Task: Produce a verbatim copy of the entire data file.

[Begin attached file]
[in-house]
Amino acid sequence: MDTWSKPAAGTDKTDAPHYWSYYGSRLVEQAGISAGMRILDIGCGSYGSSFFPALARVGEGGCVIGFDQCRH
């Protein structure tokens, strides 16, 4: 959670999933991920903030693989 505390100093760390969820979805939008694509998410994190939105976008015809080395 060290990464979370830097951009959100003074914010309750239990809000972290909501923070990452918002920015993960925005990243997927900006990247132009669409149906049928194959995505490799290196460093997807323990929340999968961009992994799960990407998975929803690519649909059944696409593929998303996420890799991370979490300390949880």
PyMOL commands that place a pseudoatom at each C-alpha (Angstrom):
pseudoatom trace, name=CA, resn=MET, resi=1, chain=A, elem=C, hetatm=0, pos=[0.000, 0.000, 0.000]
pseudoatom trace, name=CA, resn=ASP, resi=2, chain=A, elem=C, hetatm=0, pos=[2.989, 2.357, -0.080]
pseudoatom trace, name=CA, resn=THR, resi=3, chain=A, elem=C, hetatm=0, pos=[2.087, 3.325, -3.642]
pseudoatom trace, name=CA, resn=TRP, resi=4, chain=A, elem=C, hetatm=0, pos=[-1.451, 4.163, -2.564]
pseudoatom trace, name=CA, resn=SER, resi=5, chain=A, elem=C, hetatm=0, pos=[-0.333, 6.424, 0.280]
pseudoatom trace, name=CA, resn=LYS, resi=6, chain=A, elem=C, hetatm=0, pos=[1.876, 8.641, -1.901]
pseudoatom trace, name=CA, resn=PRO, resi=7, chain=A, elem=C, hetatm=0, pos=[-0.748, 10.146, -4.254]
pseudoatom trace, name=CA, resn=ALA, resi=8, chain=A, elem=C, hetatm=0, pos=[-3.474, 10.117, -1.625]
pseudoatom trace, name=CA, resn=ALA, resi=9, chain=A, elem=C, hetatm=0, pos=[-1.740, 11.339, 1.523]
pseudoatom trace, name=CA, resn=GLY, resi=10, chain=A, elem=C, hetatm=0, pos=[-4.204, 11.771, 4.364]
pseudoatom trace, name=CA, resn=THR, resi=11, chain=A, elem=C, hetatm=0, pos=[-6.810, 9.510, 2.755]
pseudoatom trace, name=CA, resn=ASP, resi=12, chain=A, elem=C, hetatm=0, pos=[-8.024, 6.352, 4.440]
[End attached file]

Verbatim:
[in-house]
Amino acid sequence: MDTWSKPAAGTDKTDAPHYWSYYGSRLVEQAGISAGMRILDIGCGSYGSSFFPALARVGEGGCVIGFDQCRH
């Protein structure tokens, strides 16, 4: 959670999933991920903030693989 505390100093760390969820979805939008694509998410994190939105976008015809080395 060290990464979370830097951009959100003074914010309750239990809000972290909501923070990452918002920015993960925005990243997927900006990247132009669409149906049928194959995505490799290196460093997807323990929340999968961009992994799960990407998975929803690519649909059944696409593929998303996420890799991370979490300390949880």
PyMOL commands that place a pseudoatom at each C-alpha (Angstrom):
pseudoatom trace, name=CA, resn=MET, resi=1, chain=A, elem=C, hetatm=0, pos=[0.000, 0.000, 0.000]
pseudoatom trace, name=CA, resn=ASP, resi=2, chain=A, elem=C, hetatm=0, pos=[2.989, 2.357, -0.080]
pseudoatom trace, name=CA, resn=THR, resi=3, chain=A, elem=C, hetatm=0, pos=[2.087, 3.325, -3.642]
pseudoatom trace, name=CA, resn=TRP, resi=4, chain=A, elem=C, hetatm=0, pos=[-1.451, 4.163, -2.564]
pseudoatom trace, name=CA, resn=SER, resi=5, chain=A, elem=C, hetatm=0, pos=[-0.333, 6.424, 0.280]
pseudoatom trace, name=CA, resn=LYS, resi=6, chain=A, elem=C, hetatm=0, pos=[1.876, 8.641, -1.901]
pseudoatom trace, name=CA, resn=PRO, resi=7, chain=A, elem=C, hetatm=0, pos=[-0.748, 10.146, -4.254]
pseudoatom trace, name=CA, resn=ALA, resi=8, chain=A, elem=C, hetatm=0, pos=[-3.474, 10.117, -1.625]
pseudoatom trace, name=CA, resn=ALA, resi=9, chain=A, elem=C, hetatm=0, pos=[-1.740, 11.339, 1.523]
pseudoatom trace, name=CA, resn=GLY, resi=10, chain=A, elem=C, hetatm=0, pos=[-4.204, 11.771, 4.364]
pseudoatom trace, name=CA, resn=THR, resi=11, chain=A, elem=C, hetatm=0, pos=[-6.810, 9.510, 2.755]
pseudoatom trace, name=CA, resn=ASP, resi=12, chain=A, elem=C, hetatm=0, pos=[-8.024, 6.352, 4.440]